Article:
The Champions Tour has provided a mulligan of sorts for a variety of golfers who have reached their 50th birthdays, including three Georgians who took very different paths before joining the tour in the late 1990s/early 2000s.
Marietta’s Larry Nelson took the conventional path to the Champions Tour, enjoying a successful PGA Tour career before becoming one of the top senior players for seven years, winning 20 tournaments in that span.
Allen Doyle was a career amateur until making the decision to turn pro at the age of 46. After an outstanding season on the Nike (now Web.com) Tour, the long-time LaGrange resident became the oldest PGA Tour rookie in history and played there for two years before turning 50 and enjoying eight outstanding Champions Tour seasons, winning 11 times including four majors.
Georgia native James Mason was a career club professional until he turned 50 in 2001 and took a shot at the Champions Tour. After playing his way into a 2002 tournament in New Jersey in a Monday qualifier, Mason became just the eighth qualifier in tour history to win the event, and played the tour on a regular basis for almost a decade before becoming an infrequent tournament participant.
Nelson continues to play the tour on an occasional basis, but Doyle last played in 2013, leaving the tour due to health issues. Mason no longer has status to get into tournaments, and is back to playing geographically convenient Monday qualifiers. He will get at least one more chance to play on the Champions Tour, qualifying for this year’s Senior PGA Championship after tying for second in last year’s PGA Senior Professional Championship, the national championship for senior PGA of America members.
The 67-year-old Nelson played the PGA Tour for 24 years before turning 50 in 1997. He won 10 PGA Tour titles between 1979 and ’88 including three majors – the 1981 and ’87 PGA Championships and ’83 U.S. Open. His ’81 PGA Championship came at Atlanta Athletic Club and was one of three victories he scored in his home town.
Nelson won the Atlanta Classic in 1980 and ’88 at Atlanta Country Club, where he has long resided. The latter win was his last on the PGA Tour, as he became a less frequent competitor for most of his 40s before playing a bit more as he neared his 50th birthday.
After a few lean years, Nelson turned in some solid efforts in his final two seasons on the PGA Tour, nearly scoring a win at the age of 49 when he tied for second at Doral in 1997.
Nelson was still a competitive player on the PGA Tour when he became a Champions Tour member, and was one of the top over-50 players from 1998 to 2004, finishing in the top 10 on the money list six times in seven years.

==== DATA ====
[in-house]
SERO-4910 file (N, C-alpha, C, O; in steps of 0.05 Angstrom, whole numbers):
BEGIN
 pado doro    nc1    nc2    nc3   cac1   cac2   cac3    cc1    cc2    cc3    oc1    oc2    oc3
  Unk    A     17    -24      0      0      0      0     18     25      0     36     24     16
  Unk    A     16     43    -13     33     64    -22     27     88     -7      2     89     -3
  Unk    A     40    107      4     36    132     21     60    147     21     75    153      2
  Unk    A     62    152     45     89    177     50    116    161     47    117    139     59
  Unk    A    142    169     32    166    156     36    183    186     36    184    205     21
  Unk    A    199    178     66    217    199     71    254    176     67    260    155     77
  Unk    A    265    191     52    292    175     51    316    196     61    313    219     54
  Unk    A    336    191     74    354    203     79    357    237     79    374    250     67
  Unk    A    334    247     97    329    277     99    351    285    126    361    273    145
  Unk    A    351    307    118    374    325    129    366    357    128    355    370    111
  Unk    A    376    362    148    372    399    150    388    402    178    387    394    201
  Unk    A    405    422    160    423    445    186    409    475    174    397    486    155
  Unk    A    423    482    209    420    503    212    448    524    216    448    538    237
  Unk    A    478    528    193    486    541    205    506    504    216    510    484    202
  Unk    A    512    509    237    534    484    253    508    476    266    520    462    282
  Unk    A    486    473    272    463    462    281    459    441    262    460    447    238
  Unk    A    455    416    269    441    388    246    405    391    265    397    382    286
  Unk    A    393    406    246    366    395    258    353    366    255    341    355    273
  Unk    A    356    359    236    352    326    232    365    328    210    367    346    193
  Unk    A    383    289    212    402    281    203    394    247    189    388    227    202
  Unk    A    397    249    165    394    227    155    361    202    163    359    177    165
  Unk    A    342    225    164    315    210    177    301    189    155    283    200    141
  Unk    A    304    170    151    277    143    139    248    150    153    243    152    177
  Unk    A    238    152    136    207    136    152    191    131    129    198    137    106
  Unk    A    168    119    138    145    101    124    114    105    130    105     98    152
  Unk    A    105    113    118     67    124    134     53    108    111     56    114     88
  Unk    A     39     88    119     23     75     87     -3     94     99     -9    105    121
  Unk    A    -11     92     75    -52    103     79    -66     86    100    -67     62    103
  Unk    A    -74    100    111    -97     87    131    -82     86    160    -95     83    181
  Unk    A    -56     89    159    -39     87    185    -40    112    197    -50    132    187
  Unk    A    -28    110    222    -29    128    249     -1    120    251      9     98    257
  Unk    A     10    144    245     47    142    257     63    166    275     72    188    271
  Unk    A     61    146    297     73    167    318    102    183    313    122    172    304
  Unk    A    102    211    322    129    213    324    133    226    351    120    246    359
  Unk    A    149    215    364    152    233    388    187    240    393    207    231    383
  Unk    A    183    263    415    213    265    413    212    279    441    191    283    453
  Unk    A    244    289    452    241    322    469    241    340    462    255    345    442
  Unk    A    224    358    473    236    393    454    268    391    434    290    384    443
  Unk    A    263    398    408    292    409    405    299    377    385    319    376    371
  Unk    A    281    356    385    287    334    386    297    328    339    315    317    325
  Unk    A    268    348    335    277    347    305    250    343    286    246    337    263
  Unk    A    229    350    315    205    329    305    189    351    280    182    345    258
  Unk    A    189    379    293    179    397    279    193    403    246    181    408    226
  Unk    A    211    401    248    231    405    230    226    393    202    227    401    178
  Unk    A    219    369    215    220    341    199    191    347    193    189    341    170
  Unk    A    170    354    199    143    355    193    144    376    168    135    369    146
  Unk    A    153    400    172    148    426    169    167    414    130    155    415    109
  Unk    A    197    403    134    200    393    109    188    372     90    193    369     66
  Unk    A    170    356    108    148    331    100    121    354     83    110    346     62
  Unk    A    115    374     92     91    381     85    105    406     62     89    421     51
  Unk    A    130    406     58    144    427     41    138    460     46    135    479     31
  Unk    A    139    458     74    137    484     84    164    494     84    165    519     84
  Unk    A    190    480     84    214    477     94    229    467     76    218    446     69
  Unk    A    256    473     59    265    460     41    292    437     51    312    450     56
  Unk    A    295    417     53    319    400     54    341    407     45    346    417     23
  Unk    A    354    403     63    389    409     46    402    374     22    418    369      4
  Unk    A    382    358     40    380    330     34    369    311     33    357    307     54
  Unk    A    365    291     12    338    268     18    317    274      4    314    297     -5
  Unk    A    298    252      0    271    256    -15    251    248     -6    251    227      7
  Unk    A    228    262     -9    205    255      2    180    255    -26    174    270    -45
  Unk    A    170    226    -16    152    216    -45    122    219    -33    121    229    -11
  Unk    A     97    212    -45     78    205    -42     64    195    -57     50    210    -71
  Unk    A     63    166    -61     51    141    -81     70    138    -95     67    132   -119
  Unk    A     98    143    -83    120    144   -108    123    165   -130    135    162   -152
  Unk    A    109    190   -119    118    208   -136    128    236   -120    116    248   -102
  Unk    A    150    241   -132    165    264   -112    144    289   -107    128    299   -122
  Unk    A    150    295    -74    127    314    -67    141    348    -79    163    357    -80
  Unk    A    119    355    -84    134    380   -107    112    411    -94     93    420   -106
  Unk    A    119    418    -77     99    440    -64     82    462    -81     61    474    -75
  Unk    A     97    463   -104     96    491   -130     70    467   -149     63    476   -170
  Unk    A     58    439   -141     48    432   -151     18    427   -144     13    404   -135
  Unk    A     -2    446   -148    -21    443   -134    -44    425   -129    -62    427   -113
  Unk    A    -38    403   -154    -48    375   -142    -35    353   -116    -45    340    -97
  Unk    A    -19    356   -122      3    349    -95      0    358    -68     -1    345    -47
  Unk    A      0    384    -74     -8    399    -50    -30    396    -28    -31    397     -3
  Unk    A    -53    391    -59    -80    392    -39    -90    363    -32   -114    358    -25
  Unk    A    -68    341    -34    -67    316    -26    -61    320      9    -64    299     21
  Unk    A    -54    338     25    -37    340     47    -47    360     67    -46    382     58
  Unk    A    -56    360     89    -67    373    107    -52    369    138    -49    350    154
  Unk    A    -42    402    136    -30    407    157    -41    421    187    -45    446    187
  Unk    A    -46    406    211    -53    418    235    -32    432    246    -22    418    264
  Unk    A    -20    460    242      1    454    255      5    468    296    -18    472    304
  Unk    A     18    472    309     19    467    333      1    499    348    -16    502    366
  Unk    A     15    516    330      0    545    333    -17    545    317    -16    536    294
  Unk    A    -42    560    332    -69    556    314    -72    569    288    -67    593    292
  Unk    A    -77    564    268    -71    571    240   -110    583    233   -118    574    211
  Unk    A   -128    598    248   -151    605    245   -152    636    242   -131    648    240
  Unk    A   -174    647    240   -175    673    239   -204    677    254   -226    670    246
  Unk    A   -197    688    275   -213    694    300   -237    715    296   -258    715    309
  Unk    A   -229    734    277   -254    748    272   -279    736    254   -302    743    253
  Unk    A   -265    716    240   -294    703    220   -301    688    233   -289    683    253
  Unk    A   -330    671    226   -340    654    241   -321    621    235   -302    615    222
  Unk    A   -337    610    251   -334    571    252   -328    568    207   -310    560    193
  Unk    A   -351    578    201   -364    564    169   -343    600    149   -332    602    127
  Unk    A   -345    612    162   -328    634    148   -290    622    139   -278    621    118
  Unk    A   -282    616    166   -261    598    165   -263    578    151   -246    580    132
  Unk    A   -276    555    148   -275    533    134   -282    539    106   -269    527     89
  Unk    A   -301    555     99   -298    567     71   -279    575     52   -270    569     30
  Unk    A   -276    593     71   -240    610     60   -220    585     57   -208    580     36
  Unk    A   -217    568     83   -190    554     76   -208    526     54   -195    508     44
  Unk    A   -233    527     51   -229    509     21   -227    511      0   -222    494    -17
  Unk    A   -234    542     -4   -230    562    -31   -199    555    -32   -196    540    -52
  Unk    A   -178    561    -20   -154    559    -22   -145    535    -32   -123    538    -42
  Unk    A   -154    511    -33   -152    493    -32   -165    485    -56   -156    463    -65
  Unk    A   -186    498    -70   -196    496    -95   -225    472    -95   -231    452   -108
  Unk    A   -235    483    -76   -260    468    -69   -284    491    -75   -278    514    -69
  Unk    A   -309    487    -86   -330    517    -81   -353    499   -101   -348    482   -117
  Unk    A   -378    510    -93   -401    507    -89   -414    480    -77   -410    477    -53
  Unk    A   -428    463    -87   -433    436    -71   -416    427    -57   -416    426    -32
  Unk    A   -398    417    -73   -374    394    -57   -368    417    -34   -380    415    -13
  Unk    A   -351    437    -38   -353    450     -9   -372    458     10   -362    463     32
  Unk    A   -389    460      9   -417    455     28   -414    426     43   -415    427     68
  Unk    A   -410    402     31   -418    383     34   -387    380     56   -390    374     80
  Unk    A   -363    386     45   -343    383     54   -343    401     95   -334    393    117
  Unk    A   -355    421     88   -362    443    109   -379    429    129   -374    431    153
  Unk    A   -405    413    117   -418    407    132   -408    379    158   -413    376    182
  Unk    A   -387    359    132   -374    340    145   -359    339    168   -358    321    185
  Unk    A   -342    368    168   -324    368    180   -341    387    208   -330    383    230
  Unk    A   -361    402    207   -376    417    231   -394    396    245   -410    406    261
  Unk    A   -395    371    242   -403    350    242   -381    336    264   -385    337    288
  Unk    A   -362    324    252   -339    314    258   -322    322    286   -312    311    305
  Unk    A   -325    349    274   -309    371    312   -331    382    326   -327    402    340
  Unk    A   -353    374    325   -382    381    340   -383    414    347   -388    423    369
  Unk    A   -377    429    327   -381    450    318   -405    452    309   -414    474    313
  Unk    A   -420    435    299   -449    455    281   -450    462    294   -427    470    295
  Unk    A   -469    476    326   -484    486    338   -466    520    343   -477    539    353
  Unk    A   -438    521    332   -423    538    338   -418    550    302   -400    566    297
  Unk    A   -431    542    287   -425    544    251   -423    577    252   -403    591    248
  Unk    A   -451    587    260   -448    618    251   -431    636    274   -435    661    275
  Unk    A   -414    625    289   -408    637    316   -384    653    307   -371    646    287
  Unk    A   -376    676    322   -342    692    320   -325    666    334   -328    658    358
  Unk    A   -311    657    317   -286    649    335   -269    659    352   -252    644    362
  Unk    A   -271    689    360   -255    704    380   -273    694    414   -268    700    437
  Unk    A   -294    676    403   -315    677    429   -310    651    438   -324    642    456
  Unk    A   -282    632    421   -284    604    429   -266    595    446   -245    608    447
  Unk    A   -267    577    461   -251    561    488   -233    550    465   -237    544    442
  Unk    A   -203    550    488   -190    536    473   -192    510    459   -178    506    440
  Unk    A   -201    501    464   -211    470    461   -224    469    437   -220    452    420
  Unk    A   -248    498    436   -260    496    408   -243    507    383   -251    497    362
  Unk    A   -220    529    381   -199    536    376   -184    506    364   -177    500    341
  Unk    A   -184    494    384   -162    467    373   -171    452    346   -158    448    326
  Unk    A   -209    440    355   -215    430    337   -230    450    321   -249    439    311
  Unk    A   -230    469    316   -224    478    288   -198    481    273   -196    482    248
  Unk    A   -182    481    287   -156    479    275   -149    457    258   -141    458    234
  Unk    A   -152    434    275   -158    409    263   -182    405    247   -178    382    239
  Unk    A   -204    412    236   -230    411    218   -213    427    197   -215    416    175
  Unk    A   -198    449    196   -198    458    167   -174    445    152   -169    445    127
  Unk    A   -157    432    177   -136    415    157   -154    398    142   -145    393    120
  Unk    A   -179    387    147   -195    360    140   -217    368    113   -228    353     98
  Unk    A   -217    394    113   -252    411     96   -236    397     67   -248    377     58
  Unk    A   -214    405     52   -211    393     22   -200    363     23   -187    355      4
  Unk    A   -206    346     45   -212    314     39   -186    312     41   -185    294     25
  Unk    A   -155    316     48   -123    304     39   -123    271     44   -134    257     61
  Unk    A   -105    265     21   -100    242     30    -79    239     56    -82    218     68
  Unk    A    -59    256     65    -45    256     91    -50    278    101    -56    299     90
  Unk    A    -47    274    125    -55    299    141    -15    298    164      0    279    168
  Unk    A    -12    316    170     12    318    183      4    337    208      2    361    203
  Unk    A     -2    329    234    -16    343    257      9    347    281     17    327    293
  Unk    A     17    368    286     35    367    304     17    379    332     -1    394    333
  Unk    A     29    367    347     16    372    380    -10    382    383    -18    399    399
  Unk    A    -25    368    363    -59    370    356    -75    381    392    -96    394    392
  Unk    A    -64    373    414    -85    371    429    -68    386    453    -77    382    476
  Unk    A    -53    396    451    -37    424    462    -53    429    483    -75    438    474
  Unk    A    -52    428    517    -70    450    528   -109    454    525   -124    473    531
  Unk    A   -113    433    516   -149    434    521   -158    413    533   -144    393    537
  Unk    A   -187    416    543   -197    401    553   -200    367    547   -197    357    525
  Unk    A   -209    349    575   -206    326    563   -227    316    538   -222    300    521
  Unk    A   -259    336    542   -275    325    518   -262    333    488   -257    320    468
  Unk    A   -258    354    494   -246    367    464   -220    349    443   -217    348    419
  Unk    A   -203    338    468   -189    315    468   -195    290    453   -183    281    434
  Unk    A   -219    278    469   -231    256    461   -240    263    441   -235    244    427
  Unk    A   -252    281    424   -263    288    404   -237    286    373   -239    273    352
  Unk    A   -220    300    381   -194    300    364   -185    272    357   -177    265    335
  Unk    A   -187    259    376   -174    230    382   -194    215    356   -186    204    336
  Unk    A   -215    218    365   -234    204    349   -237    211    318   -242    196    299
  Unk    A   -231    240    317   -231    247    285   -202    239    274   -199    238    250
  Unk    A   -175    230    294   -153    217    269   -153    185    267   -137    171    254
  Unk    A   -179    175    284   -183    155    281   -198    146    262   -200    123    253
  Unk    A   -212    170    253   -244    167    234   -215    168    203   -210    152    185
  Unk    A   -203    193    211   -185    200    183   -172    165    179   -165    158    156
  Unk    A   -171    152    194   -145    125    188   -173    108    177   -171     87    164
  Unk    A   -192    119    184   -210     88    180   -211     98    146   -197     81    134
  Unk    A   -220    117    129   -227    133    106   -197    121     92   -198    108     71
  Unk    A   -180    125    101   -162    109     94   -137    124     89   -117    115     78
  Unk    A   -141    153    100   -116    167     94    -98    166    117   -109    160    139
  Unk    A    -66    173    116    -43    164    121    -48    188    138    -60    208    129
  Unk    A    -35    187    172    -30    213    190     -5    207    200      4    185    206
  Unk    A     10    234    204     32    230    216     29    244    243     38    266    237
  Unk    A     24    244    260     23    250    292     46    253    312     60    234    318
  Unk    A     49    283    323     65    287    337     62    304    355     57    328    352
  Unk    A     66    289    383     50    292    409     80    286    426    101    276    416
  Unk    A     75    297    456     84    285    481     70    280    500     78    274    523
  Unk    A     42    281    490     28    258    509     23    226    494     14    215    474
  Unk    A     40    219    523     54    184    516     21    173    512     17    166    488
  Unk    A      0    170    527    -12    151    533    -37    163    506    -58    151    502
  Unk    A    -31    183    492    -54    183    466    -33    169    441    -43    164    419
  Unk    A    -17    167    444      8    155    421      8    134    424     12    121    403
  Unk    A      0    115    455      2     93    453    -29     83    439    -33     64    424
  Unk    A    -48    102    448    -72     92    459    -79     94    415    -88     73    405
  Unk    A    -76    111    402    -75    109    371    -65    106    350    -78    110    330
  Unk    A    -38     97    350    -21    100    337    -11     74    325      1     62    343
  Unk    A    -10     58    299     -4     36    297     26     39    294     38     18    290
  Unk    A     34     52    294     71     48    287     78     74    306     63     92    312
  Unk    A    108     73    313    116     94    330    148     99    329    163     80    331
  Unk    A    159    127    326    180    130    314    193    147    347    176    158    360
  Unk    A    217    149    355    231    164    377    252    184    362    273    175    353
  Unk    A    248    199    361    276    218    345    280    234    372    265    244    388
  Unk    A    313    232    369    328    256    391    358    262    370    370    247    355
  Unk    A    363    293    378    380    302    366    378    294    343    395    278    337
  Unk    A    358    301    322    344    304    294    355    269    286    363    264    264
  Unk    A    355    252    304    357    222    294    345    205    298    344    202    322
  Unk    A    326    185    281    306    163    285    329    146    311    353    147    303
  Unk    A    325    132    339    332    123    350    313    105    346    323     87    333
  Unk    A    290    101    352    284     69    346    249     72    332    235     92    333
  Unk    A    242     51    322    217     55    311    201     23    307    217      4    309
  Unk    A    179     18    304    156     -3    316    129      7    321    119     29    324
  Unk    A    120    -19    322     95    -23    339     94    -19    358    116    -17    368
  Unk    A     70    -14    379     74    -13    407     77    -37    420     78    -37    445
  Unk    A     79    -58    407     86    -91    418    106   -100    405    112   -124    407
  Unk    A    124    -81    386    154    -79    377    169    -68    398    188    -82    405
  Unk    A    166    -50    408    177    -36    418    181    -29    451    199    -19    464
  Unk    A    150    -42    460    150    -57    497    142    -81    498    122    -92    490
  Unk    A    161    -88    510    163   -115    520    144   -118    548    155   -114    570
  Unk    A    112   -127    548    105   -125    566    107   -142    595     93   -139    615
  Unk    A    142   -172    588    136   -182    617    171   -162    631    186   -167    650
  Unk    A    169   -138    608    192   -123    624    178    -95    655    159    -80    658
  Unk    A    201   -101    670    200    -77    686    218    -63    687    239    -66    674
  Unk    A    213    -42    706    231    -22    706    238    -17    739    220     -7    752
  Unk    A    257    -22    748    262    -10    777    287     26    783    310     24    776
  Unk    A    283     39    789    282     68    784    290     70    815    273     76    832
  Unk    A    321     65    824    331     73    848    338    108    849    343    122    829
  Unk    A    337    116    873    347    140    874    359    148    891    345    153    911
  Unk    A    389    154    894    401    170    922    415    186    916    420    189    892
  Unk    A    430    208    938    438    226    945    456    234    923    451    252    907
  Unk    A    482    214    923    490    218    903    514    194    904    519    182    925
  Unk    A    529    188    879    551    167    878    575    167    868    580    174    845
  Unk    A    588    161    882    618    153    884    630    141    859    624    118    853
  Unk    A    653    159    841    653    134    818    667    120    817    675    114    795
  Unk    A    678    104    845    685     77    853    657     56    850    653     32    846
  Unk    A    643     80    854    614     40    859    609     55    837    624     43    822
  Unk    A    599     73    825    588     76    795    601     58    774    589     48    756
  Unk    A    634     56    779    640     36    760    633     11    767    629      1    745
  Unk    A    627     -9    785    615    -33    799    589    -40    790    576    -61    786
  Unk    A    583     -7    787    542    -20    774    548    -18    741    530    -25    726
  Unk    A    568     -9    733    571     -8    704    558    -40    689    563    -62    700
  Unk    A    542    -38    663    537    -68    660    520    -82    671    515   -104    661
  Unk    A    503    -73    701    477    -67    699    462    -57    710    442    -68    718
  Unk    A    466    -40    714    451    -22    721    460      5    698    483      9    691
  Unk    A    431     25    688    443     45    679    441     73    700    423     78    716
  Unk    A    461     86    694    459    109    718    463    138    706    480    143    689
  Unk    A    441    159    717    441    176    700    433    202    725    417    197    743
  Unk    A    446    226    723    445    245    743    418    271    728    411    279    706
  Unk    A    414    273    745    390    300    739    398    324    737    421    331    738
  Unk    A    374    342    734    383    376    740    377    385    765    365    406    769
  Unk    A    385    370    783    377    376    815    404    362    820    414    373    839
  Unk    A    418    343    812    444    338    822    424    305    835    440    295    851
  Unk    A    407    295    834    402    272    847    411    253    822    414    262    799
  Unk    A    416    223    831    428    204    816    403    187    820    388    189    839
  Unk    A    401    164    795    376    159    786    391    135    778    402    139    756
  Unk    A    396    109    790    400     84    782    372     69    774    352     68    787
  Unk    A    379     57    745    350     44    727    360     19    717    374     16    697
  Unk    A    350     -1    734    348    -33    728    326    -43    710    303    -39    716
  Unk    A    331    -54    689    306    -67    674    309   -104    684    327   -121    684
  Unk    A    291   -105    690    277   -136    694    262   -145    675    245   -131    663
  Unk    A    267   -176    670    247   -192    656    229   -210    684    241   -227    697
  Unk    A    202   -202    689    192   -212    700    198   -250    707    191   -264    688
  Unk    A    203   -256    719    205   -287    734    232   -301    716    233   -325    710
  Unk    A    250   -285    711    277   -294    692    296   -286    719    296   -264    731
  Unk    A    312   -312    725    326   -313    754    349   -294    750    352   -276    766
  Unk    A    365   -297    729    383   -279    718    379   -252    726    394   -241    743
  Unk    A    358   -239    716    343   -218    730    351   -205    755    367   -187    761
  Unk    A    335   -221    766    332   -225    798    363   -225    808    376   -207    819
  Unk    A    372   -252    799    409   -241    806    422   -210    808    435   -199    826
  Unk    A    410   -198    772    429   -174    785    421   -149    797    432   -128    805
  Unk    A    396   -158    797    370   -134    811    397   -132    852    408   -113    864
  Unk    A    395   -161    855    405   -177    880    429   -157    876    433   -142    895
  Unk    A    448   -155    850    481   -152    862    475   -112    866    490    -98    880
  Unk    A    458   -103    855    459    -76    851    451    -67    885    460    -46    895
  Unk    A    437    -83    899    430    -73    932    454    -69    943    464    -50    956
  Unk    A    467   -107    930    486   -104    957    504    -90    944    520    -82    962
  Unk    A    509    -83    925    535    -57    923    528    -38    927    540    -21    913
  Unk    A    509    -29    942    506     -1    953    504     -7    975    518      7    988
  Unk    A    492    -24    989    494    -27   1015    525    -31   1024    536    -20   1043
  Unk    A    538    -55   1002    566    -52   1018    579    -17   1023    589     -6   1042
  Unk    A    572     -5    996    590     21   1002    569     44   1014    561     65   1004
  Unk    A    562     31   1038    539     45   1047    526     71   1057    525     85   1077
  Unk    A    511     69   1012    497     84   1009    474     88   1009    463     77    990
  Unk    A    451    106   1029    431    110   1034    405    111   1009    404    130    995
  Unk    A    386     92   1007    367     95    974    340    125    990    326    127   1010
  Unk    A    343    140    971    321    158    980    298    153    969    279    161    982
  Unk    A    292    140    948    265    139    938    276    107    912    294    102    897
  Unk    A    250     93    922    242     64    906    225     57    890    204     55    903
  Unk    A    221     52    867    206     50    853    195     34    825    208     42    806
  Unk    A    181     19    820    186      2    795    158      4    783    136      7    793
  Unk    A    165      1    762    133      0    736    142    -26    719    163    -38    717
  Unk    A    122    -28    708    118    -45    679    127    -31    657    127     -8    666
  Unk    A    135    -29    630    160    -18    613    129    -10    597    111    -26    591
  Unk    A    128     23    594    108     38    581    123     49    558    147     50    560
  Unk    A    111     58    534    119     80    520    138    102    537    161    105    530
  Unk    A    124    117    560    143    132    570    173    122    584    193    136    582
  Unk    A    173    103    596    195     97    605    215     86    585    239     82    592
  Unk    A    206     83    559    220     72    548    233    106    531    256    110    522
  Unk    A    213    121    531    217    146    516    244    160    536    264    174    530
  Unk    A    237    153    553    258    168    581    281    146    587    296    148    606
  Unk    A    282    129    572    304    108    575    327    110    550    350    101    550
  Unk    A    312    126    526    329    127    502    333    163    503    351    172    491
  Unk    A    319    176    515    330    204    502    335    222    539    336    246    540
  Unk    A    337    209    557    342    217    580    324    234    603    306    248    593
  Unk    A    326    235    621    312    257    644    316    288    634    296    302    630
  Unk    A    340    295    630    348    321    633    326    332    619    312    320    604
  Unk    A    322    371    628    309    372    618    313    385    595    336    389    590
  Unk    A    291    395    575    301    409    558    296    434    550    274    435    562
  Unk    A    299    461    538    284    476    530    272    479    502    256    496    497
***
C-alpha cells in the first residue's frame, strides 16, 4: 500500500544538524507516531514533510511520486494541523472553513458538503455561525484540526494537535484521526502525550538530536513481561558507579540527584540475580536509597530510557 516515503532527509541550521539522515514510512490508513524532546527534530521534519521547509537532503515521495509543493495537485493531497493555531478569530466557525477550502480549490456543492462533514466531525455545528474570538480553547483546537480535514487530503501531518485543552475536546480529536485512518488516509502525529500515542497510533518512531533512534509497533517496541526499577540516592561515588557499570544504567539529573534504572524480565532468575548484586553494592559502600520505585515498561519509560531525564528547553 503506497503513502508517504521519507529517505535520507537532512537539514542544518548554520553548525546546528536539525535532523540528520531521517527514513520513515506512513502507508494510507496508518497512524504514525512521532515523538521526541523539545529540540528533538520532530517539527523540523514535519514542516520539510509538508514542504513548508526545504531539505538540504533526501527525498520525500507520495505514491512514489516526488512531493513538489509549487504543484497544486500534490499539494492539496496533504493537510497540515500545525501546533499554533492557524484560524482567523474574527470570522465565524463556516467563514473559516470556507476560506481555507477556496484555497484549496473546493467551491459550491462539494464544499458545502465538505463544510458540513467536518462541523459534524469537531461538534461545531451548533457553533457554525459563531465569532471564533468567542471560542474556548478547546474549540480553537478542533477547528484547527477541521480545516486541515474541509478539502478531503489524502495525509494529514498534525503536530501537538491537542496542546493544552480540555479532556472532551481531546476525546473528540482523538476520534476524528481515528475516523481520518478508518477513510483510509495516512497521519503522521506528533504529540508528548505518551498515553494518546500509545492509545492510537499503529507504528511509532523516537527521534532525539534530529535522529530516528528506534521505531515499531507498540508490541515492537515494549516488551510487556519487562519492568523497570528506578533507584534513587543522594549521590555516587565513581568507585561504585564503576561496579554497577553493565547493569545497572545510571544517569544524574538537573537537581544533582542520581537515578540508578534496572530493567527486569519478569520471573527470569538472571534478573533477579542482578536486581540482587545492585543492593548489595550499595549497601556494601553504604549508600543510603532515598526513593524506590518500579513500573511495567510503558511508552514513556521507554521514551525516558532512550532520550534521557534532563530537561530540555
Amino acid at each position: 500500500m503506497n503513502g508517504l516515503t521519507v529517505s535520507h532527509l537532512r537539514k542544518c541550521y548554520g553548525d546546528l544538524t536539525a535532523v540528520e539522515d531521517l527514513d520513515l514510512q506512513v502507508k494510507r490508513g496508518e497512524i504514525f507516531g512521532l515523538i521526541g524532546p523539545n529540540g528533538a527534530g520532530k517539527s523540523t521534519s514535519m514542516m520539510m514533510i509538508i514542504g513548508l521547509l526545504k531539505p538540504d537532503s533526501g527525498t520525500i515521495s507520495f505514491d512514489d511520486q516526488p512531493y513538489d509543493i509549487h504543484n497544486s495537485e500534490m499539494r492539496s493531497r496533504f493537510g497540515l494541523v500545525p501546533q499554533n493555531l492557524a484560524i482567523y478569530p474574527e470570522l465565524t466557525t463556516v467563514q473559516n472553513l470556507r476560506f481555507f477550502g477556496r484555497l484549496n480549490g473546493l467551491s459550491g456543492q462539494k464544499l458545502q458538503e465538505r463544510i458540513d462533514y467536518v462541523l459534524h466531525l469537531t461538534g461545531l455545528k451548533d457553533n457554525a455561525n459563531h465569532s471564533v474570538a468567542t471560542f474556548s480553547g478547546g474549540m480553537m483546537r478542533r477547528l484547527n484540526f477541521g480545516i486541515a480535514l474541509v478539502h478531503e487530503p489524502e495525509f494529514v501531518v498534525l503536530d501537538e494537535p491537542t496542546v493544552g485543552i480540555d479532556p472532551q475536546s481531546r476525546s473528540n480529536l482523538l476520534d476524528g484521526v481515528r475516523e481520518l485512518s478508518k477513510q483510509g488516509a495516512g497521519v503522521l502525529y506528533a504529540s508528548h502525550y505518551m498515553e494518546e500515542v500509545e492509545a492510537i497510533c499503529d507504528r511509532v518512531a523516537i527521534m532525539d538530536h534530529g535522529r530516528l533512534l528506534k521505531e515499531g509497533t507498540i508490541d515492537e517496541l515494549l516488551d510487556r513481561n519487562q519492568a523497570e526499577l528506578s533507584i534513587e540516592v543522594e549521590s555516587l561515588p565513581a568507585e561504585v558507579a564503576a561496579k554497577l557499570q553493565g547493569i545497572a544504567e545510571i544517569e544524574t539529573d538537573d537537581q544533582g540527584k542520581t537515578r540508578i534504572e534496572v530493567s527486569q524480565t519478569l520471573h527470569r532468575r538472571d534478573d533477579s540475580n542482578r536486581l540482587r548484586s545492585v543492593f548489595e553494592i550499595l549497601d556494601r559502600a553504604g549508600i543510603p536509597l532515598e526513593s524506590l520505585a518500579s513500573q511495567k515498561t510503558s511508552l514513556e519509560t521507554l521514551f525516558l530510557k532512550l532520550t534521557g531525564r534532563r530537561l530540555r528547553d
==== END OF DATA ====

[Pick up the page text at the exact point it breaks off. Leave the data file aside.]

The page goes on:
In 2000 Nelson enjoyed one of the best seasons ever on the tour, winning six tournaments and placing second seven times. He won 17 times in his first four years on the tour and added three more victories in 2003 and ’04 before injuries and age ended his seven-year run of exceptional play.
In addition to his 20 Champions Tour wins, Nelson also teamed with sons Josh and Drew to win three Father/Son titles between 2004 and ’08. He remained a competitive Champions Tour through 2013, but made just 10 starts last year.
After winning three majors on the regular tour, Nelson contended a number of times on the Champions Tour, but settled for five runner-up finishes. He was second in three of the four senior majors in 2000, losing in a playoff in one and finishing one stroke behind the winner in another despite shooting in the 60s the final day in both events.
In addition to his outstanding career on the course, Nelson had a second career as a golf course architect, with designs in both Japan and the U.S. Although one of his Atlanta designs (Centennial in Acworth) no longer exists, two of his courses remain – Brookstone in Acworth and the Legacy executive course in Smyrna. Among his designs are Gaylord Springs in Nashville, which hosted a Champions Tour event for several years, and a highly regarded resort layout in Myrtle Beach (Wild Wing).
Nelson, known throughout his career for his low-key personality but fierce competitive drive, has drawn some attention since his PGA Tour days for the never fully explained decision by the PGA of America to bypass him as Ryder Cup captain.
His playing credentials – three majors, two of them PGA Championships, 9-3-1 Ryder Cup record, unbeaten in singles – are impeccable and Nelson is one of a small number of pro golfers who served in the military, including a tour during the Vietnam War.